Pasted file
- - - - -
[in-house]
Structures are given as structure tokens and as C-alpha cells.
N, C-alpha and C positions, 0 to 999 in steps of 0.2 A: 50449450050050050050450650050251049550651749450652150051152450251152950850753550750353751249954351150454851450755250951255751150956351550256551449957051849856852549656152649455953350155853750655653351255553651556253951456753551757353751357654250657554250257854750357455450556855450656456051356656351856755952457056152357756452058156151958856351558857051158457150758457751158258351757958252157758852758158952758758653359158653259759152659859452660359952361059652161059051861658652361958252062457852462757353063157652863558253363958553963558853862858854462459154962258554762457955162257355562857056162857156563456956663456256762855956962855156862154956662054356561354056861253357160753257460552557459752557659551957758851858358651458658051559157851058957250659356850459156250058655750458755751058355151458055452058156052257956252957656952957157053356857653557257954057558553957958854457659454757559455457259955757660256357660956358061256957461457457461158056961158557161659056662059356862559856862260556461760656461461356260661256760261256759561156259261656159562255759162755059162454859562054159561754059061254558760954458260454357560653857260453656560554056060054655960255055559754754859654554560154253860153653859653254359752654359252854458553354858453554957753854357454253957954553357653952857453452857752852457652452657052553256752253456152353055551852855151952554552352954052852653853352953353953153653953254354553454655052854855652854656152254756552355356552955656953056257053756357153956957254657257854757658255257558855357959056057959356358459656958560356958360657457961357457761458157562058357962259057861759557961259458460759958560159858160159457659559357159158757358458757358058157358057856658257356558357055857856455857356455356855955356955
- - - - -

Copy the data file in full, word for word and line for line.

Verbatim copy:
[in-house]
Structures are given as structure tokens and as C-alpha cells.
N, C-alpha and C positions, 0 to 999 in steps of 0.2 A: 50449450050050050050450650050251049550651749450652150051152450251152950850753550750353751249954351150454851450755250951255751150956351550256551449957051849856852549656152649455953350155853750655653351255553651556253951456753551757353751357654250657554250257854750357455450556855450656456051356656351856755952457056152357756452058156151958856351558857051158457150758457751158258351757958252157758852758158952758758653359158653259759152659859452660359952361059652161059051861658652361958252062457852462757353063157652863558253363958553963558853862858854462459154962258554762457955162257355562857056162857156563456956663456256762855956962855156862154956662054356561354056861253357160753257460552557459752557659551957758851858358651458658051559157851058957250659356850459156250058655750458755751058355151458055452058156052257956252957656952957157053356857653557257954057558553957958854457659454757559455457259955757660256357660956358061256957461457457461158056961158557161659056662059356862559856862260556461760656461461356260661256760261256759561156259261656159562255759162755059162454859562054159561754059061254558760954458260454357560653857260453656560554056060054655960255055559754754859654554560154253860153653859653254359752654359252854458553354858453554957753854357454253957954553357653952857453452857752852457652452657052553256752253456152353055551852855151952554552352954052852653853352953353953153653953254354553454655052854855652854656152254756552355356552955656953056257053756357153956957254657257854757658255257558855357959056057959356358459656958560356958360657457961357457761458157562058357962259057861759557961259458460759958560159858160159457659559357159158757358458757358058157358057856658257356558357055857856455857356455356855955356955